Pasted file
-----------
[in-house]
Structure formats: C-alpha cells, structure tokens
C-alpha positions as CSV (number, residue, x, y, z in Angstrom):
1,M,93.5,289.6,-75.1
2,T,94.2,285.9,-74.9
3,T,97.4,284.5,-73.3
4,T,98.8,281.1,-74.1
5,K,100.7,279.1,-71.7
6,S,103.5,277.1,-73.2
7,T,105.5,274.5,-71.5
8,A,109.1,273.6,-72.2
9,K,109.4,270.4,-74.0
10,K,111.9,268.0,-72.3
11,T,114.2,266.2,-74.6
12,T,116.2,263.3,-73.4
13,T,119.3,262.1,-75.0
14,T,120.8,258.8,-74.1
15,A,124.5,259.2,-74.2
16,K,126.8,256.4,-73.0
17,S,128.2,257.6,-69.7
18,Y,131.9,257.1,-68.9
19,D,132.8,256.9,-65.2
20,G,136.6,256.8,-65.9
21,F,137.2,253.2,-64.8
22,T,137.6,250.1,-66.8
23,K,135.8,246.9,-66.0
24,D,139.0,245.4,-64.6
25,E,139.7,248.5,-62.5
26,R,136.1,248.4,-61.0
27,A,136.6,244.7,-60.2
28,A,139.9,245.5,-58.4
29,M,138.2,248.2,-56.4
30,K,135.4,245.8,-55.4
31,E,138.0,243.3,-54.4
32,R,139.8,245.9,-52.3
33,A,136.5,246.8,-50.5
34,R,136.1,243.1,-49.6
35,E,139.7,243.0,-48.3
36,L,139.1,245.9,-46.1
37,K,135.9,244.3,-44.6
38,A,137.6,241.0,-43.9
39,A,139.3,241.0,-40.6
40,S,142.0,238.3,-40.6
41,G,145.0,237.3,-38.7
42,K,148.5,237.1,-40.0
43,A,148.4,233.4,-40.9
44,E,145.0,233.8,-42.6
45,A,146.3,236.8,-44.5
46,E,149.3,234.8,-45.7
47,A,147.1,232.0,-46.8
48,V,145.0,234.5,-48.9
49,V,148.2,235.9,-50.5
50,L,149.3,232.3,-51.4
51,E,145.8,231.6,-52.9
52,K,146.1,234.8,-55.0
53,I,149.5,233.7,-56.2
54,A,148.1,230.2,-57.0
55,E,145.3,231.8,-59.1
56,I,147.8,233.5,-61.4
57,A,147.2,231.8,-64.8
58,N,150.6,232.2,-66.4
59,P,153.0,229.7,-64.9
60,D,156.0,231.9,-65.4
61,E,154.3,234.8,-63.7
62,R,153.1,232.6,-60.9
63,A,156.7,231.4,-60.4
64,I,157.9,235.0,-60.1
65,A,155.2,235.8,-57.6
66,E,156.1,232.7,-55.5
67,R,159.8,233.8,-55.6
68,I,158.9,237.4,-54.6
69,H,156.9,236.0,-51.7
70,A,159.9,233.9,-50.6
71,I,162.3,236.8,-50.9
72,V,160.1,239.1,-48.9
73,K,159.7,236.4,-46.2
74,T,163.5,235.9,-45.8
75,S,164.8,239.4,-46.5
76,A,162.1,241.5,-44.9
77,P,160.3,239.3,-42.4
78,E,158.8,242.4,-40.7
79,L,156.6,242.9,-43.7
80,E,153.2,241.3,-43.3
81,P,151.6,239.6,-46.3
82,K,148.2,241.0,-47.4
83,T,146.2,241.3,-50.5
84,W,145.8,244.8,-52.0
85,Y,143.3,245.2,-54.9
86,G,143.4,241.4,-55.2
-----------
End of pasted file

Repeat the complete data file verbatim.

[in-house]
Structure formats: C-alpha cells, structure tokens
C-alpha positions as CSV (number, residue, x, y, z in Angstrom):
1,M,93.5,289.6,-75.1
2,T,94.2,285.9,-74.9
3,T,97.4,284.5,-73.3
4,T,98.8,281.1,-74.1
5,K,100.7,279.1,-71.7
6,S,103.5,277.1,-73.2
7,T,105.5,274.5,-71.5
8,A,109.1,273.6,-72.2
9,K,109.4,270.4,-74.0
10,K,111.9,268.0,-72.3
11,T,114.2,266.2,-74.6
12,T,116.2,263.3,-73.4
13,T,119.3,262.1,-75.0
14,T,120.8,258.8,-74.1
15,A,124.5,259.2,-74.2
16,K,126.8,256.4,-73.0
17,S,128.2,257.6,-69.7
18,Y,131.9,257.1,-68.9
19,D,132.8,256.9,-65.2
20,G,136.6,256.8,-65.9
21,F,137.2,253.2,-64.8
22,T,137.6,250.1,-66.8
23,K,135.8,246.9,-66.0
24,D,139.0,245.4,-64.6
25,E,139.7,248.5,-62.5
26,R,136.1,248.4,-61.0
27,A,136.6,244.7,-60.2
28,A,139.9,245.5,-58.4
29,M,138.2,248.2,-56.4
30,K,135.4,245.8,-55.4
31,E,138.0,243.3,-54.4
32,R,139.8,245.9,-52.3
33,A,136.5,246.8,-50.5
34,R,136.1,243.1,-49.6
35,E,139.7,243.0,-48.3
36,L,139.1,245.9,-46.1
37,K,135.9,244.3,-44.6
38,A,137.6,241.0,-43.9
39,A,139.3,241.0,-40.6
40,S,142.0,238.3,-40.6
41,G,145.0,237.3,-38.7
42,K,148.5,237.1,-40.0
43,A,148.4,233.4,-40.9
44,E,145.0,233.8,-42.6
45,A,146.3,236.8,-44.5
46,E,149.3,234.8,-45.7
47,A,147.1,232.0,-46.8
48,V,145.0,234.5,-48.9
49,V,148.2,235.9,-50.5
50,L,149.3,232.3,-51.4
51,E,145.8,231.6,-52.9
52,K,146.1,234.8,-55.0
53,I,149.5,233.7,-56.2
54,A,148.1,230.2,-57.0
55,E,145.3,231.8,-59.1
56,I,147.8,233.5,-61.4
57,A,147.2,231.8,-64.8
58,N,150.6,232.2,-66.4
59,P,153.0,229.7,-64.9
60,D,156.0,231.9,-65.4
61,E,154.3,234.8,-63.7
62,R,153.1,232.6,-60.9
63,A,156.7,231.4,-60.4
64,I,157.9,235.0,-60.1
65,A,155.2,235.8,-57.6
66,E,156.1,232.7,-55.5
67,R,159.8,233.8,-55.6
68,I,158.9,237.4,-54.6
69,H,156.9,236.0,-51.7
70,A,159.9,233.9,-50.6
71,I,162.3,236.8,-50.9
72,V,160.1,239.1,-48.9
73,K,159.7,236.4,-46.2
74,T,163.5,235.9,-45.8
75,S,164.8,239.4,-46.5
76,A,162.1,241.5,-44.9
77,P,160.3,239.3,-42.4
78,E,158.8,242.4,-40.7
79,L,156.6,242.9,-43.7
80,E,153.2,241.3,-43.3
81,P,151.6,239.6,-46.3
82,K,148.2,241.0,-47.4
83,T,146.2,241.3,-50.5
84,W,145.8,244.8,-52.0
85,Y,143.3,245.2,-54.9
86,G,143.4,241.4,-55.2